Do businesses owned by members of the Plymouth Brethren Christian Church pay tax?

Q: I’ve heard the brethren businesses don’t pay tax thereby giving them an unfair advantage over the competition?!

A: No, all businesses owned by members of the Plymouth Brethren Christian Church pay all taxes as required by law in the jurisdiction in which they operate.

13 thoughts on “Do businesses owned by members of the Plymouth Brethren Christian Church pay tax?”

  1. JCW says:

    Just a quick reply to Anonymous who is worried that donations will get borrowed back…. Have you EVER heard of a church that loans out $$?? I actually laughed when I read that! I believe that that would be a complete breach of the word ‘Charity’… You may want to look up the definition!:)

  2. Mary says:

    What Churches do with their money is (rightly) very tightly controlled and has to be in accord with their ‘reason for being’. I’ve never heard of anyone borrowing money from a church. What advantage would there be in giving money then borrowing it back and paying interest on the loan? They might just as well donate the value of the interest to the church and keep the capital!

  3. VINCE TAYLOR says:

    To answer Anonymus who thinks we would make charitable donations for personal gain: If I have wages of $1,000, my Canadian govt takes $400, leaving me $600 to donate. But if I donate $1000, with the donation tax credit, they give me the $400 back. In both cases, I have donated my full wages, but in the second case, the charity benefits from the extra $400.
    Historically, governments in countries with a Christian background, have recognised a place of Christian worship as being the “house of God”, used for the service of God, and not intended to be a source of government revenue. The current thrust is to negate this charitable principle, and deny the validity of Christianity.

  4. Auline says:

    I WISH! As if something like that would pass an ATO audit! I have been a PBCC all my life and from the day I started working, it has been drummed into me – and every other young person starting work – that we pay our taxes, fully and on time. Some wealthy members are able to make substantial donations to charitable causes, but for most of us – like anyone else in the world – we make donations based on our circumstances and the depth of our hearts – NOT to cheat the ATO! Why don’t you get your facts straight before you make weird and wild assumptions like that one.

  5. Anthony says:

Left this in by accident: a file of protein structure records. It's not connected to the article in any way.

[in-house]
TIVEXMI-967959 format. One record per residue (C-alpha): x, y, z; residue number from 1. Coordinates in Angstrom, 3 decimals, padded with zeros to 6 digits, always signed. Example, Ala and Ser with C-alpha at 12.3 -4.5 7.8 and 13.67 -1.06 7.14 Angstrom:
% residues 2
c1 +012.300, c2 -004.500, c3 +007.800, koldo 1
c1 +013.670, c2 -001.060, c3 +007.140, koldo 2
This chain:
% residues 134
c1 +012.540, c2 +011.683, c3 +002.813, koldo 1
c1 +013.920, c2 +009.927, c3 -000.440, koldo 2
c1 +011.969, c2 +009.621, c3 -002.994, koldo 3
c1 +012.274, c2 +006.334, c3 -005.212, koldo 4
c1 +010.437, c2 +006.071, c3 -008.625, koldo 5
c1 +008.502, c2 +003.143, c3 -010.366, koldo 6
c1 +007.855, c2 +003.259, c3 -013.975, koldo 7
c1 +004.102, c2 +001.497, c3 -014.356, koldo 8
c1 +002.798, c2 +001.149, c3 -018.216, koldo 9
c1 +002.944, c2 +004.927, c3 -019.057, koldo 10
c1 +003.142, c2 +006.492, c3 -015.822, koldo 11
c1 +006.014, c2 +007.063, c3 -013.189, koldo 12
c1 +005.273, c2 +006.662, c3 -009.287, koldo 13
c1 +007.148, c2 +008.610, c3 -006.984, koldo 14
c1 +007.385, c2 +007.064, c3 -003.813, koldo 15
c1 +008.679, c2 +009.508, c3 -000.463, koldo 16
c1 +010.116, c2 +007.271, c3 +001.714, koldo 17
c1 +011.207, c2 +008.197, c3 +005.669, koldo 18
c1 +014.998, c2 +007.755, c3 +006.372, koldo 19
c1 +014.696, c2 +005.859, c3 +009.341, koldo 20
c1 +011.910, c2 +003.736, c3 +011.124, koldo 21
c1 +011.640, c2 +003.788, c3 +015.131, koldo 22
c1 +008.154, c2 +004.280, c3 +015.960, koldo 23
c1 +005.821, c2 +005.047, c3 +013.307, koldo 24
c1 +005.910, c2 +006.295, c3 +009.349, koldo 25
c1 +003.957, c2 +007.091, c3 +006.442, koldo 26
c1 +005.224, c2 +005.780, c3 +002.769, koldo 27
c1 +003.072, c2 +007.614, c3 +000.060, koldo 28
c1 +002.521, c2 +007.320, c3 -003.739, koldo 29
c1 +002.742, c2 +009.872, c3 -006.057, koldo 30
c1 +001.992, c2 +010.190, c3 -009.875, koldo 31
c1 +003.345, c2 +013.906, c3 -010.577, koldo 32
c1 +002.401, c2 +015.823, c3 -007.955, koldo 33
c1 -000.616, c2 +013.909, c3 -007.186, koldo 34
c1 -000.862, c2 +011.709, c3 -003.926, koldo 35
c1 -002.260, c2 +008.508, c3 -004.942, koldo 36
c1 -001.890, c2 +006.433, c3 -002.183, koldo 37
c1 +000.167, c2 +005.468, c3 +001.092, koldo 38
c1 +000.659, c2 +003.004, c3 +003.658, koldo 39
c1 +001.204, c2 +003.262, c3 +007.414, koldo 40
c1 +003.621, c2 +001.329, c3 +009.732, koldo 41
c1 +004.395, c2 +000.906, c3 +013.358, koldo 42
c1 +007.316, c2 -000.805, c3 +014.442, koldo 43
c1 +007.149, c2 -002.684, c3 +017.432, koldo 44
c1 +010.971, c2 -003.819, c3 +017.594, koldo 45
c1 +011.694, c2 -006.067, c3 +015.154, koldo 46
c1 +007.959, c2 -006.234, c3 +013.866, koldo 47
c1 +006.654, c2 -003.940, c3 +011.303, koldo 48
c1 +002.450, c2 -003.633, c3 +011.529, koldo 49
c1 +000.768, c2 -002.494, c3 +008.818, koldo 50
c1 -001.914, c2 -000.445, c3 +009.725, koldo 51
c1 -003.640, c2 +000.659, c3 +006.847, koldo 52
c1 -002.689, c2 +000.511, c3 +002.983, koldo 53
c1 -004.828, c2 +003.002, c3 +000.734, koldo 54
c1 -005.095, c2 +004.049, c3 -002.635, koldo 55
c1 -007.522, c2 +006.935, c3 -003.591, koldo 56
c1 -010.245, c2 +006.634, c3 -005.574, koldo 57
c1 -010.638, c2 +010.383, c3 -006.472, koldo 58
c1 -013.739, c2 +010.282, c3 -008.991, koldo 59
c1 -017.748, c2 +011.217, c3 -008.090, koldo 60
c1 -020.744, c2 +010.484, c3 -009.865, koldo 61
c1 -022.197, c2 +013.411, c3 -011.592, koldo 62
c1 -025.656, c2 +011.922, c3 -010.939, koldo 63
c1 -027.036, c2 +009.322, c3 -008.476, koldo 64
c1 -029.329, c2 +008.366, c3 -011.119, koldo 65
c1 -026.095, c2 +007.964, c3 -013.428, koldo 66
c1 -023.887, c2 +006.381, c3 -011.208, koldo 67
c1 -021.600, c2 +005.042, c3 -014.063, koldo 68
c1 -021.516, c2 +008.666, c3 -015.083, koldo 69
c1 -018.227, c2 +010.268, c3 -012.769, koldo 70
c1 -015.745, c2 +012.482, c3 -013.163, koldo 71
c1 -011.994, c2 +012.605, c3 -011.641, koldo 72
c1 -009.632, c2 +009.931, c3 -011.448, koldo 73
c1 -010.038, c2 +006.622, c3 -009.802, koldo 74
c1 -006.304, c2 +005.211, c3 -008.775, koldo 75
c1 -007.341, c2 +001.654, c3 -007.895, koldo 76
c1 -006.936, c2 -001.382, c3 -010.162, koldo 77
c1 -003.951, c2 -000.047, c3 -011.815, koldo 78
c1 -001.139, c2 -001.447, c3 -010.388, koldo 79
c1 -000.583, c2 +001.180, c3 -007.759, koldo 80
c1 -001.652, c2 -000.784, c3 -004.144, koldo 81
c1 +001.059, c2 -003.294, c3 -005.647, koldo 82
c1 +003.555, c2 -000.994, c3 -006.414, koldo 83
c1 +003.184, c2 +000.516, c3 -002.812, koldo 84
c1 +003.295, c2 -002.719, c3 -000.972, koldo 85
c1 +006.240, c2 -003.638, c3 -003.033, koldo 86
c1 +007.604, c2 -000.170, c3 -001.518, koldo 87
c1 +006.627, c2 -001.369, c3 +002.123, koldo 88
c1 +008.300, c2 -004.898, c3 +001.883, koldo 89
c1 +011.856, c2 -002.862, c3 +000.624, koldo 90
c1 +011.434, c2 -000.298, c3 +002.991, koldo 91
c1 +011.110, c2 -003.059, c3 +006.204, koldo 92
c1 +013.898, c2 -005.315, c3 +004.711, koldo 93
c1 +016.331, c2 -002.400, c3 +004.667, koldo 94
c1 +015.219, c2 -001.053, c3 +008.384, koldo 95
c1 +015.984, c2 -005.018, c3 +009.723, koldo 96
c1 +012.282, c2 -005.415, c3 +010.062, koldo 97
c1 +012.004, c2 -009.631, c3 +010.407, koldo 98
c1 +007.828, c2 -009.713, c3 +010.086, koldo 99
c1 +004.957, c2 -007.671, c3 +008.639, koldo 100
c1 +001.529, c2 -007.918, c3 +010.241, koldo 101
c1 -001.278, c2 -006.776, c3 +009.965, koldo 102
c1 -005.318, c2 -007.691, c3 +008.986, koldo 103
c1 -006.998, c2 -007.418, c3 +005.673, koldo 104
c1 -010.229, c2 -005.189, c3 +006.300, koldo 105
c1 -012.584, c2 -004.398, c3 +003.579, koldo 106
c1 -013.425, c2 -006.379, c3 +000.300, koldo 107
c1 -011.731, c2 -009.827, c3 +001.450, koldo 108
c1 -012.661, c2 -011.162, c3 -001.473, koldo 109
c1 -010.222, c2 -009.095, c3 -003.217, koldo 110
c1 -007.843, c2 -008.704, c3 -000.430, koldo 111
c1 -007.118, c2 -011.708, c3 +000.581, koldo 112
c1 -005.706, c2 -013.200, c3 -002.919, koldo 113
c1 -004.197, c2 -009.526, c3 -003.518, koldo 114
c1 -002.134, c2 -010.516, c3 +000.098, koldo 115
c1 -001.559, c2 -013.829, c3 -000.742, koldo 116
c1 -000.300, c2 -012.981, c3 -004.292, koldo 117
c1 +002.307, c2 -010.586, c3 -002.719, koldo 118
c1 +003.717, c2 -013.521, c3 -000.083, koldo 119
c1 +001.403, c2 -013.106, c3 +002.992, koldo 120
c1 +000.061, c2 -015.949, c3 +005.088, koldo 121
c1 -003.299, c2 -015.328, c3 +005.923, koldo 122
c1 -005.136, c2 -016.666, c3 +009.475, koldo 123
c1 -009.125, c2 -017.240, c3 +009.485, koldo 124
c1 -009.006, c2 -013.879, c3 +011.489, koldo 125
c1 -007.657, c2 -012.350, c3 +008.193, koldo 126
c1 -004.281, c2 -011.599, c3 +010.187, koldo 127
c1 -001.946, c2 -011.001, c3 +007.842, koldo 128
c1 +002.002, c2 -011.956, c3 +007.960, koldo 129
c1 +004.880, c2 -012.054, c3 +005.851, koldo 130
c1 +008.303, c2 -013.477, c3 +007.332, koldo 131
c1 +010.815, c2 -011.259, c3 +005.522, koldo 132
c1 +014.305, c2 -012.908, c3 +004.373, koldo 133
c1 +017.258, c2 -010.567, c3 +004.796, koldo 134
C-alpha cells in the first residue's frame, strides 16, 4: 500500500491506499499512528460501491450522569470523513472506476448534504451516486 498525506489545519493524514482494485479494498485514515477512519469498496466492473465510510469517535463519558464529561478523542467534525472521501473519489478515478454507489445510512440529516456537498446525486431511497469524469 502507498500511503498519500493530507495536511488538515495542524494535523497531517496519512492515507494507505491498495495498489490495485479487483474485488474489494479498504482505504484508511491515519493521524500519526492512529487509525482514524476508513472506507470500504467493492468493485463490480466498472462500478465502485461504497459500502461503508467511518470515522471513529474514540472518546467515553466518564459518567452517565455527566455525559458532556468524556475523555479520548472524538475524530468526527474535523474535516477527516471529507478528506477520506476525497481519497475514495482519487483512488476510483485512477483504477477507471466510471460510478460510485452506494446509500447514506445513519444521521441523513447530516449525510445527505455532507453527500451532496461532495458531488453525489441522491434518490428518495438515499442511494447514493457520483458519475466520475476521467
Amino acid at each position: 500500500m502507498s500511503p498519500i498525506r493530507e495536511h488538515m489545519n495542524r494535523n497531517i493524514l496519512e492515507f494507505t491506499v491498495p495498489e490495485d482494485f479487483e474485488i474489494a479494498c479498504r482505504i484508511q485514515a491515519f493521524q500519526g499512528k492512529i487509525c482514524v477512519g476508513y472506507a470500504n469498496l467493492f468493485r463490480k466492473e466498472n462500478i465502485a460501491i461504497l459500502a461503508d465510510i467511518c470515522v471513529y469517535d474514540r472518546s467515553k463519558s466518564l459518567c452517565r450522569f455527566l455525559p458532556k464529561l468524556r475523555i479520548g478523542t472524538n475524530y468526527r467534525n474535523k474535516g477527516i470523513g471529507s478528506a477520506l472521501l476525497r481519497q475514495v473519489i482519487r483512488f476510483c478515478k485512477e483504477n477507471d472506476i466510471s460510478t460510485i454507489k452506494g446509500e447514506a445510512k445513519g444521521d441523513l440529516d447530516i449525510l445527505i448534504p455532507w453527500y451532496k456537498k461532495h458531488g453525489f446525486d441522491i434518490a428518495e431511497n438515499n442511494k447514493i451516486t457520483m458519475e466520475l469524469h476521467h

Jan 25,2103, Anonymous you name yourself, and for a good reason. You haven’t got the gumption to stand by your false assertions. All my life I have been one of the Brethren. I have always paid my taxes in full according to the law of the land. Never have I been approached to use the Church charitable status to my own benefit. Rather, I have always been encouraged to pay my taxes righteously as these are used for the benefit of the community. Your ‘just the view’ is certainly an ‘if’ of myth.

  6. Chamran says:

    This is one of those ridiculous claims against our community. I have paid tax all my life along with all the rest of my friends!
    We certainly don’t have any special tax allowances by the government, just because we are members of the Plymouth Brethren Christian Church!

  7. Samantha says:

    Ali
    I agree totally. We all know that if we mess around with tax we get caught sooner or later
    S

    1. Mike says:

      i guess if the PB’s didnt pay tax they would be in jail – we all know what the ATO is like!

  8. Ali says:

    Isn’t it bizarre how myths like this get around – for starters, does anyone really think that HMRC would allow this to happen???!

    1. Anonymous says:

      It is not based on myth just the view that if any church member was to donate a majority of their income to a religious charity it would be tax deductible then one could borrow back at any prearranged interest or terms?

    2. Anonymous says:

      That seems complicated, Anonymous. I am a member and when I donate money it’s because there’s a need, I expect it to be used for the need and don’t borrow it back, that wouldn’t be right. I’ve got bills to pay, too, so could not donate unless they’re taken care of first. I couldn’t donate anywhere near a majority of my income, only what I can afford. I don’t think any member donates money expecting to see it back in any way. The satisfaction comes in being able to help someone in need in some small way – that’s one of the joys of Christianity.

    3. Luke says:

      True, but that would hardly be Christian-like!!! A Church acting like a bank would be picked up by the Tax office fairly quickly…

    4. ?? says:

      Anonymous (the first) – we just don’t think like this, it woulnd’t enter our heads!! We deal righteously and dodging the law isn’t our way of life, it would not be an option for us to act this way.

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